Business, Legal & Accounting Glossary
Buying the rights to purchase an asset for a certain period of time. For example, a business may option an asset for 6 months for 10% of the sale cost. During this time they do not own the asset; however, the company that does own it is not allowed to sell it during this period.
Options are financial instruments that are derivatives or based on underlying securities such as stocks.
An option is a contract between a buyer and a writer (seller) of an underlying asset (such as a stock) where the buyer retains the right, but not the obligation, to buy or sell the underlying asset from/to the writer, at a given strike price, either on or before a predetermined expiration date. The buyer of an option pays the writer a premium to offset the risk the writer undertakes.
An option is a financial derivative represented by a contract that one party receives from another giving buyer right to buy or sell the underlying security. A party which receives a contract is known as option holder and a party selling contract is called an option writer. An option holder (buyer) has right to buy or sell a financial asset or security at a strike price which is agreed upon on a specific date, which is also known as exercise date, or within a certain period of time. An option granting the right to buy an asset or security is known as a call option, whereas an option with right to sell is referred to as a put option.
Options are versatile securities with a number of uses. Options can be used as a hedging strategy, to guard against the risk of a price increase (for a buyer) or decrease (for a seller). A trader can use options to provide greater leverage and risk reduction, particularly for complex plays.
An option writer and an option holder often have contradictory views on the performance of security. Option writer waits for the price of a particular stock to go up to the desired level before he or she sells it. That will provide him or her with maximum profit. An option the buyer is of the opinion that the price of the stock will decline which would enable that person to secure a particular stock.
There are two major classes of option: a call option and a put option. A call option gives the buyer the right to buy the underlying asset from the writer, while a put option gives the buyer the right to sell the underlying asset to the writer. There are three major option styles: the American-style option, the European-style option, and the capped option. The American-style option, the most common style of option, allows the buyer to exercise the option at any time up until the expiration date. The European-style option is similar to the American-style option, however, the option cannot be exercised anytime before the expiration date, but just during a short period just before the expiration date. The capped option is the same as the European-style option except the option is automatically exercised when a cap strike price is reached (a positive cap for a call option, a negative cap for a put option). Other types of options include long term options (e.g. LEAPS) and exotic options (e.g. Bermuda option, lookback option, etc.).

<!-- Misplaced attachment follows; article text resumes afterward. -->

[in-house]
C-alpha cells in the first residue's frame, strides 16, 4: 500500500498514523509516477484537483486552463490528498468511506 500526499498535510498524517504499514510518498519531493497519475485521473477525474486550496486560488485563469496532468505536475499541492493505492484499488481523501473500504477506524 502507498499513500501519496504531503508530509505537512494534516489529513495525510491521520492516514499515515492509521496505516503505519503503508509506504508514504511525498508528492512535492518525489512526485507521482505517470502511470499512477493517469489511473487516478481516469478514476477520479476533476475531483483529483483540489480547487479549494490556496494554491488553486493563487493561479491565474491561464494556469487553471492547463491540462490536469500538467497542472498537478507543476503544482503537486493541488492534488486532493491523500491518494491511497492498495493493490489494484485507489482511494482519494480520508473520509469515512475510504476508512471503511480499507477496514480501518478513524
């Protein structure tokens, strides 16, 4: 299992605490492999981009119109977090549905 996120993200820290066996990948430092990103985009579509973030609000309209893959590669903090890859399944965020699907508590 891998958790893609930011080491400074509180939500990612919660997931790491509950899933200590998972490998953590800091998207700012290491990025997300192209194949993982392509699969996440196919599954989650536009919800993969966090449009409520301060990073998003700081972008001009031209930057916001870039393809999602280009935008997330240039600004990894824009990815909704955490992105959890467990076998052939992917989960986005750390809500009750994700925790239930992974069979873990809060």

There are various types of options that are available in the present-day financial market. These are as follows:
Exchange-traded options are also known as listed options. Such options are traded in a regulated exchange. Exchange standardizes terms of the option.
Here a stock option is granted to some specified staffs of a company.
Over-the-counter options(OTC) are stocks traded through a dealer network. These are also known as unlisted stock.
There are a number of models that are used to determine the value of a particular option. These may be described as quantitative techniques and are based on risk-neutral pricing concept. Stochastic calculus is an integral part of these valuation models. Most often used option valuation models are the Heston model and the Black-Scholes model, which is a basic option valuation model. Heston model is a stochastic volatility model.
Following techniques are used in order to implement a particular valuation model. Those may be mentioned as below:
At a primary level risks faced by an option is similar to that of any other security – changes in value over a period of time. Two major risks associated with options are pin risk and counterparty risk. Risks associated with options are normally more complicated and unpredictable than traditional securities.
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This glossary post was last updated: 29th March, 2020 | 10 Views.